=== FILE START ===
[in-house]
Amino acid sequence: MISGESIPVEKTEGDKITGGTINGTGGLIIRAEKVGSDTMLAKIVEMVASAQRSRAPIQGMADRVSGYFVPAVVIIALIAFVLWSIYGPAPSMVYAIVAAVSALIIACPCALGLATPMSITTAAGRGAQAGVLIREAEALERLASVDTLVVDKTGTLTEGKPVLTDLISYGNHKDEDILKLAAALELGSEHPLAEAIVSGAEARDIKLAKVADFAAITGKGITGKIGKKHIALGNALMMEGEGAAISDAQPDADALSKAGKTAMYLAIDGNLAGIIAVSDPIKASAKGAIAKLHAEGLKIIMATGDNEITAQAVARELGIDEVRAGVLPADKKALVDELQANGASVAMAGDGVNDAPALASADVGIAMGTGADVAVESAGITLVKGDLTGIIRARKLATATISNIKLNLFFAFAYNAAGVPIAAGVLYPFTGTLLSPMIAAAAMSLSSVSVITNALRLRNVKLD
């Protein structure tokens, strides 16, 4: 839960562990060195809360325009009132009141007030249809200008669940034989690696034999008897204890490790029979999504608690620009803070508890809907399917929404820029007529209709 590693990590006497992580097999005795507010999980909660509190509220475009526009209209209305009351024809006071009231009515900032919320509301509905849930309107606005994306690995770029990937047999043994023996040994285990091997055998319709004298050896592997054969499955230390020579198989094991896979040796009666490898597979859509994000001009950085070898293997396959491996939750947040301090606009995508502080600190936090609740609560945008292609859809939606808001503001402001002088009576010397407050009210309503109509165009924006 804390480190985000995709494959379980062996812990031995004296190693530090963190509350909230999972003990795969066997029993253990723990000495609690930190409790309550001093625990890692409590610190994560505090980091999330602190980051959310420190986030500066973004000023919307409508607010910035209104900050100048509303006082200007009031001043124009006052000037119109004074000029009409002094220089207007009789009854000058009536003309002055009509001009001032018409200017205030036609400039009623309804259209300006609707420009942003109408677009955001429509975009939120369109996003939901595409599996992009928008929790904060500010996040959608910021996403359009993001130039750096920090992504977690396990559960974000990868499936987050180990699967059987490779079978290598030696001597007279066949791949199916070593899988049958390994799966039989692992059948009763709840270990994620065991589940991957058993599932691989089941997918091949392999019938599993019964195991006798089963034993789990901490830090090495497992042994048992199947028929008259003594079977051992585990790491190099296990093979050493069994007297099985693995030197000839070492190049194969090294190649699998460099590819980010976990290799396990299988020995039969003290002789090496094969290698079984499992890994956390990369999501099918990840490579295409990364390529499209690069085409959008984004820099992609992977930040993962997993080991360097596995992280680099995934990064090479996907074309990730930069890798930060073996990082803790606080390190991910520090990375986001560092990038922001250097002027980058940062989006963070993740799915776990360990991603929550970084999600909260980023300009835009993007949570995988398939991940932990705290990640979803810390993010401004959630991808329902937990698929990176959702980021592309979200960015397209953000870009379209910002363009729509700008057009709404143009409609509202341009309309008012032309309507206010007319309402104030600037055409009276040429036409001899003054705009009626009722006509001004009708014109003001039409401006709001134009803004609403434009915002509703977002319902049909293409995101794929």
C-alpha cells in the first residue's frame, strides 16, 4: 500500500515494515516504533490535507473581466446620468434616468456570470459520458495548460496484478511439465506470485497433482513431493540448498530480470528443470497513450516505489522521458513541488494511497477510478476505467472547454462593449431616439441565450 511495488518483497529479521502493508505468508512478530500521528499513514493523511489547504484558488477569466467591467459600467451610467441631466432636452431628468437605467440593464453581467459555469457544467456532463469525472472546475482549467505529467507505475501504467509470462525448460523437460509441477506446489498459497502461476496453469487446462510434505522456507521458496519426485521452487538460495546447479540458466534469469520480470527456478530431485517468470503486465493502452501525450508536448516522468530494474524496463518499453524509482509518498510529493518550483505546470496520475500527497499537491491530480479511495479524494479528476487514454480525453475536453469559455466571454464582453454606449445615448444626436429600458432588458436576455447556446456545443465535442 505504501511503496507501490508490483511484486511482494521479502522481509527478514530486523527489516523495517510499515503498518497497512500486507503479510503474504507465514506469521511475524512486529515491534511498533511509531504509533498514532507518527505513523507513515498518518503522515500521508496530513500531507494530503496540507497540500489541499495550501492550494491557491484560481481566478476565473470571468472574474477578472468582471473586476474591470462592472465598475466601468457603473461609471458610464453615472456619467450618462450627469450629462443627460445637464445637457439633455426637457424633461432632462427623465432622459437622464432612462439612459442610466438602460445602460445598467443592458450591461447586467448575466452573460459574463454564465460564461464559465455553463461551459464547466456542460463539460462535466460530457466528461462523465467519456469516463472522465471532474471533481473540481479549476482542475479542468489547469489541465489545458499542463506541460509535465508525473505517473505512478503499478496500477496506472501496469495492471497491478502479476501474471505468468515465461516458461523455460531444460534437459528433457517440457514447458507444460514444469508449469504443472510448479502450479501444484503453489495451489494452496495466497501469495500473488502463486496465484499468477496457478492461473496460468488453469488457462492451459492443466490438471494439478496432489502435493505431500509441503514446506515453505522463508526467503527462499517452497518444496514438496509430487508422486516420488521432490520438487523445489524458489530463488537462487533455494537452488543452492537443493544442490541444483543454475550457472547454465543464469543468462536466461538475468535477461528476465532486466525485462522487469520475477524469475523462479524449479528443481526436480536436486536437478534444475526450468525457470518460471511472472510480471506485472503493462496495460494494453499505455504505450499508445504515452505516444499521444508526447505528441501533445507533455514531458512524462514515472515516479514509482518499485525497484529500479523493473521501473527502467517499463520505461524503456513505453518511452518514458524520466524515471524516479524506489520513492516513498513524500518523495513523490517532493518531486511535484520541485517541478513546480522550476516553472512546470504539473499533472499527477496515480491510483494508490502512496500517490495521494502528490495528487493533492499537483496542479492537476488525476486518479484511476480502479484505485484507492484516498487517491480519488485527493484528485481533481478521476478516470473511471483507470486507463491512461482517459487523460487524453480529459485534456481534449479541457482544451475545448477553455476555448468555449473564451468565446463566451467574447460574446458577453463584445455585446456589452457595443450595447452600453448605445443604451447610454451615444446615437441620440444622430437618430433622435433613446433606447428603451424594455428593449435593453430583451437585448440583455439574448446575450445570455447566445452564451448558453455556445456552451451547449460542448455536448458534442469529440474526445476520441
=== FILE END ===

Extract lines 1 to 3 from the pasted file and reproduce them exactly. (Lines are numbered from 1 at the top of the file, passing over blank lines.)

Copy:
[in-house]
Amino acid sequence: MISGESIPVEKTEGDKITGGTINGTGGLIIRAEKVGSDTMLAKIVEMVASAQRSRAPIQGMADRVSGYFVPAVVIIALIAFVLWSIYGPAPSMVYAIVAAVSALIIACPCALGLATPMSITTAAGRGAQAGVLIREAEALERLASVDTLVVDKTGTLTEGKPVLTDLISYGNHKDEDILKLAAALELGSEHPLAEAIVSGAEARDIKLAKVADFAAITGKGITGKIGKKHIALGNALMMEGEGAAISDAQPDADALSKAGKTAMYLAIDGNLAGIIAVSDPIKASAKGAIAKLHAEGLKIIMATGDNEITAQAVARELGIDEVRAGVLPADKKALVDELQANGASVAMAGDGVNDAPALASADVGIAMGTGADVAVESAGITLVKGDLTGIIRARKLATATISNIKLNLFFAFAYNAAGVPIAAGVLYPFTGTLLSPMIAAAAMSLSSVSVITNALRLRNVKLD
């Protein structure tokens, strides 16, 4: 839960562990060195809360325009009132009141007030249809200008669940034989690696034999008897204890490790029979999504608690620009803070508890809907399917929404820029007529209709 590693990590006497992580097999005795507010999980909660509190509220475009526009209209209305009351024809006071009231009515900032919320509301509905849930309107606005994306690995770029990937047999043994023996040994285990091997055998319709004298050896592997054969499955230390020579198989094991896979040796009666490898597979859509994000001009950085070898293997396959491996939750947040301090606009995508502080600190936090609740609560945008292609859809939606808001503001402001002088009576010397407050009210309503109509165009924006 804390480190985000995709494959379980062996812990031995004296190693530090963190509350909230999972003990795969066997029993253990723990000495609690930190409790309550001093625990890692409590610190994560505090980091999330602190980051959310420190986030500066973004000023919307409508607010910035209104900050100048509303006082200007009031001043124009006052000037119109004074000029009409002094220089207007009789009854000058009536003309002055009509001009001032018409200017205030036609400039009623309804259209300006609707420009942003109408677009955001429509975009939120369109996003939901595409599996992009928008929790904060500010996040959608910021996403359009993001130039750096920090992504977690396990559960974000990868499936987050180990699967059987490779079978290598030696001597007279066949791949199916070593899988049958390994799966039989692992059948009763709840270990994620065991589940991957058993599932691989089941997918091949392999019938599993019964195991006798089963034993789990901490830090090495497992042994048992199947028929008259003594079977051992585990790491190099296990093979050493069994007297099985693995030197000839070492190049194969090294190649699998460099590819980010976990290799396990299988020995039969003290002789090496094969290698079984499992890994956390990369999501099918990840490579295409990364390529499209690069085409959008984004820099992609992977930040993962997993080991360097596995992280680099995934990064090479996907074309990730930069890798930060073996990082803790606080390190991910520090990375986001560092990038922001250097002027980058940062989006963070993740799915776990360990991603929550970084999600909260980023300009835009993007949570995988398939991940932990705290990640979803810390993010401004959630991808329902937990698929990176959702980021592309979200960015397209953000870009379209910002363009729509700008057009709404143009409609509202341009309309008012032309309507206010007319309402104030600037055409009276040429036409001899003054705009009626009722006509001004009708014109003001039409401006709001134009803004609403434009915002509703977002319902049909293409995101794929």